Why Some Airlines Are Retiring the A380? Part One

Air Travel

Created on: January 28, 2019

Updated on: January 28, 2019

Within this article, we will explore the many reasons why some airlines are retiring the A380 after a very short period. And we will look at the many reasons why this aircraft appears to lose its resale value so quickly.

The A380 as we now know it was developed over a long period of research and development and like its more compared predecessor the queen of the skies otherwise known as the Boeing 747. The maiden flight of the A380 was made on 27 April 2005 and it didn’t enter commercial service until 25 October 2007.

Do any of you remember my previous articles regarding the hub and spoke and the point to point operations of the major airlines?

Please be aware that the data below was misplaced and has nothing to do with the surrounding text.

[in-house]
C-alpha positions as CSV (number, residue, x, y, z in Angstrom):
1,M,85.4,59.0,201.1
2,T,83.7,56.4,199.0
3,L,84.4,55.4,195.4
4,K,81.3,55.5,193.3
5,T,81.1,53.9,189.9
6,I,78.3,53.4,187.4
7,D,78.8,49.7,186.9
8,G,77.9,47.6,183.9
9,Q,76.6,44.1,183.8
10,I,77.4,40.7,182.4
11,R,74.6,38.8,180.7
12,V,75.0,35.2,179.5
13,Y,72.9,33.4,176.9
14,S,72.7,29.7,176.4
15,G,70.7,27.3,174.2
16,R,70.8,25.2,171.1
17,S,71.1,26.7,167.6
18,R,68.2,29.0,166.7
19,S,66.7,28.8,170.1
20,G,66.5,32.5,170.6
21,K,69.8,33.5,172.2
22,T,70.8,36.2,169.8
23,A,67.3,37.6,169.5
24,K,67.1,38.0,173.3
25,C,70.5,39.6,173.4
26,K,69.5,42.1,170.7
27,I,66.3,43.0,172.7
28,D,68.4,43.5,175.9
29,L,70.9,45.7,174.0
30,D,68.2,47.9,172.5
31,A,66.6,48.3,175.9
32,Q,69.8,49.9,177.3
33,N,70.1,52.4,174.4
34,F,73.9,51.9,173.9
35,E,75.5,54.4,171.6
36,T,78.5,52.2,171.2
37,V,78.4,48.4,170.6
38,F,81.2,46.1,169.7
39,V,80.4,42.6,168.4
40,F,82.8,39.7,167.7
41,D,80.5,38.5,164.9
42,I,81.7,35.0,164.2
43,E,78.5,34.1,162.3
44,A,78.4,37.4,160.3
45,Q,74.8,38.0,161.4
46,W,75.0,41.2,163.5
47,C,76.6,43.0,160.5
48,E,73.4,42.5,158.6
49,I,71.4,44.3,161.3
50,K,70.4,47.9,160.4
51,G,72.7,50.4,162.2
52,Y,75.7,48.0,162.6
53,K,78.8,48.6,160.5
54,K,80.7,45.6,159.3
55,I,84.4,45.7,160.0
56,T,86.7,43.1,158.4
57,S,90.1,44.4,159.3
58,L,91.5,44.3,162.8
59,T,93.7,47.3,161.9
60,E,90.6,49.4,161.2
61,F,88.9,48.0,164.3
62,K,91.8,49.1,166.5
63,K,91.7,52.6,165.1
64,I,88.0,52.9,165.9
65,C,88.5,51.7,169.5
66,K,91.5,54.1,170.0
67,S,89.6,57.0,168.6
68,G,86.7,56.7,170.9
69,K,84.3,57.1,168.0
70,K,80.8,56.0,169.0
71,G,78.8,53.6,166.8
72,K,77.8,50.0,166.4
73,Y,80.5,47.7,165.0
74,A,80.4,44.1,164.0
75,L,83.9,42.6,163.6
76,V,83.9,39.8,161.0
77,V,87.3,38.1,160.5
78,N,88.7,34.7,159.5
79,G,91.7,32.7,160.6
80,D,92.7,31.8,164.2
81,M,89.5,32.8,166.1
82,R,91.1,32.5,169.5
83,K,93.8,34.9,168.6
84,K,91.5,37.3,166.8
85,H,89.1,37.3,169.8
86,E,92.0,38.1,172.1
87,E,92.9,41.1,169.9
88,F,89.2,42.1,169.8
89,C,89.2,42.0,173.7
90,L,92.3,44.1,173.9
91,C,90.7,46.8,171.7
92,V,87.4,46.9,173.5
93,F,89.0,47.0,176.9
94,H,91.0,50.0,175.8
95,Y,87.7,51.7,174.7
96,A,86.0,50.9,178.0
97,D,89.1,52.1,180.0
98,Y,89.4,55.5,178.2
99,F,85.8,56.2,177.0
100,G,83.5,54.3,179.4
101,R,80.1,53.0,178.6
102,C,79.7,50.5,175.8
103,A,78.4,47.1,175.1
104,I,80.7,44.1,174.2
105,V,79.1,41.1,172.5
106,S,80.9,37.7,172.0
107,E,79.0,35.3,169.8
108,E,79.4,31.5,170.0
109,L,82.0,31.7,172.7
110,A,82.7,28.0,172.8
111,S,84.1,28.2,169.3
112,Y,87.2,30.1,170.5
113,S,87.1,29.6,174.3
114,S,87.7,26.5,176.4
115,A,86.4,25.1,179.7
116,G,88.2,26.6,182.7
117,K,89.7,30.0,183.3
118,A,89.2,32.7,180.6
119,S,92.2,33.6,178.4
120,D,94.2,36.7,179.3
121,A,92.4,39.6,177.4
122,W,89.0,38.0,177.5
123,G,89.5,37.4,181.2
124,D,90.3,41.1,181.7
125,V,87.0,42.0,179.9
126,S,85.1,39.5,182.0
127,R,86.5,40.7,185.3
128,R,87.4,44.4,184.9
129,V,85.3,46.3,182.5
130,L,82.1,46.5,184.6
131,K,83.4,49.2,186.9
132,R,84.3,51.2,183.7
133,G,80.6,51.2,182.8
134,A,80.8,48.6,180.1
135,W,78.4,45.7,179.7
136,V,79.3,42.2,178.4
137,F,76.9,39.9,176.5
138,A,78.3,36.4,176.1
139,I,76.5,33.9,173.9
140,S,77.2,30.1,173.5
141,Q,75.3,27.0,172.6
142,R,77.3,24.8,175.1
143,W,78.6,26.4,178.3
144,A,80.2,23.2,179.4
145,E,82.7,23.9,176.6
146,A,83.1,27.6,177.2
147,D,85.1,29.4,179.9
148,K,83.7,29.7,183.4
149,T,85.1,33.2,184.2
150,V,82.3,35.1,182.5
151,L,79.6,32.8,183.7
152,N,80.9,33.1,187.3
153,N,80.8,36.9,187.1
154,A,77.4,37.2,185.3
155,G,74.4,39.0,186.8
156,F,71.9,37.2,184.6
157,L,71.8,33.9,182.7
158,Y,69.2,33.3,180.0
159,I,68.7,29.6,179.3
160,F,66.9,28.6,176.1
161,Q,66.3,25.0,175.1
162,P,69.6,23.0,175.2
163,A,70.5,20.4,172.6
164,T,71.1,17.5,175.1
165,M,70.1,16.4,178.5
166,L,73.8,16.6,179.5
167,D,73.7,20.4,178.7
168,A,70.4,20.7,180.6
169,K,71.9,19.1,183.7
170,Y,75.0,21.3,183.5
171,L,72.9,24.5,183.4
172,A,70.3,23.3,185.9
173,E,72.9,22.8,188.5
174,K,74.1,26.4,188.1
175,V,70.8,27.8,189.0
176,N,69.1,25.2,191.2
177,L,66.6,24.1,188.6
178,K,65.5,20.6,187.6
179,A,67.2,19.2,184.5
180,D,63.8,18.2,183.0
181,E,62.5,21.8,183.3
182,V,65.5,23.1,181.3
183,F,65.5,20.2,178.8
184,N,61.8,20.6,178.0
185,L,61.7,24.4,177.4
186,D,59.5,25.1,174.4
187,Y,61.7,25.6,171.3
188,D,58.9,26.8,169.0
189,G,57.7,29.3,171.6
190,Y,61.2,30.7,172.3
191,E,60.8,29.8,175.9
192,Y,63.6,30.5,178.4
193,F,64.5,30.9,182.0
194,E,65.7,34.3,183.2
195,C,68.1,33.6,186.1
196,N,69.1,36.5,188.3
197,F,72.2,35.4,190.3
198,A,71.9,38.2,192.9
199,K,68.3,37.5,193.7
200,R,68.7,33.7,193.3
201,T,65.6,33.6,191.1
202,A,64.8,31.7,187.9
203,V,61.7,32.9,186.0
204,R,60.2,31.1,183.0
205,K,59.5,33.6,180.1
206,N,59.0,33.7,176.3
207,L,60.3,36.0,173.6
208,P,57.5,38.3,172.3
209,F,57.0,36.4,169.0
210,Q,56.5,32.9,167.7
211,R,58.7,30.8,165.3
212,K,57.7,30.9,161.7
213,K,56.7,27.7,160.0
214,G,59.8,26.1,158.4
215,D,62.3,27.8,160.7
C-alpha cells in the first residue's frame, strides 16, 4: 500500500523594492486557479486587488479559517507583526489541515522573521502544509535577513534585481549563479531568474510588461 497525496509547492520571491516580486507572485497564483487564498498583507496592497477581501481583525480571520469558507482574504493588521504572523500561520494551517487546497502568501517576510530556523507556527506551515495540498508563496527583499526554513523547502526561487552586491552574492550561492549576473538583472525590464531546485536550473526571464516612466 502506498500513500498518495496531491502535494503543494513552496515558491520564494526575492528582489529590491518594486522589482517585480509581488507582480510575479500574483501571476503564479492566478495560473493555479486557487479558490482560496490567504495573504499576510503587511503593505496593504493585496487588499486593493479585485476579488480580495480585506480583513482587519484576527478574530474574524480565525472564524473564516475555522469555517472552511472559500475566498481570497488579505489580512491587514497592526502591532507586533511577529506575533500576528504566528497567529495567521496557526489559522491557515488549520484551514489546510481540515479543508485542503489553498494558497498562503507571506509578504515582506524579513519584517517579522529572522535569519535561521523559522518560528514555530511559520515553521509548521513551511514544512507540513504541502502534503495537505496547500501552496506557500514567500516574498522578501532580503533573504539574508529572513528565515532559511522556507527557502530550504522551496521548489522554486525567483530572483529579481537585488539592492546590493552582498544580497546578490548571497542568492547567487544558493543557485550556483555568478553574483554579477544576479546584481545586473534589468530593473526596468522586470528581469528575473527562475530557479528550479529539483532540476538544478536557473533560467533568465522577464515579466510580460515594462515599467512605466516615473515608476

If you don’t remember here is a quick recap, airlines that are hub based this applies mainly to the legacy carriers tend to operate to and from hubs all around the world.

This means that they have the extra capacity in terms of passenger numbers to operate this aircraft more efficiently.

For example, Dubai is a great example of a hub and it operates aircraft all over the world. Newark, New Jersey in the US and London Heathrow are hubs and Emirates operate this type of aircraft to these destinations.

If you are unsure as to how hub and spoke operations work on airline carriers check out my article on it below:


Today we learnt how major airlines have used the A380 to enhance the capacity on their fleets. Within part two we will explore what happens when these aircraft start to age and whether the leasing companies see this type of plane as an improvement or an expense so stay tuned.

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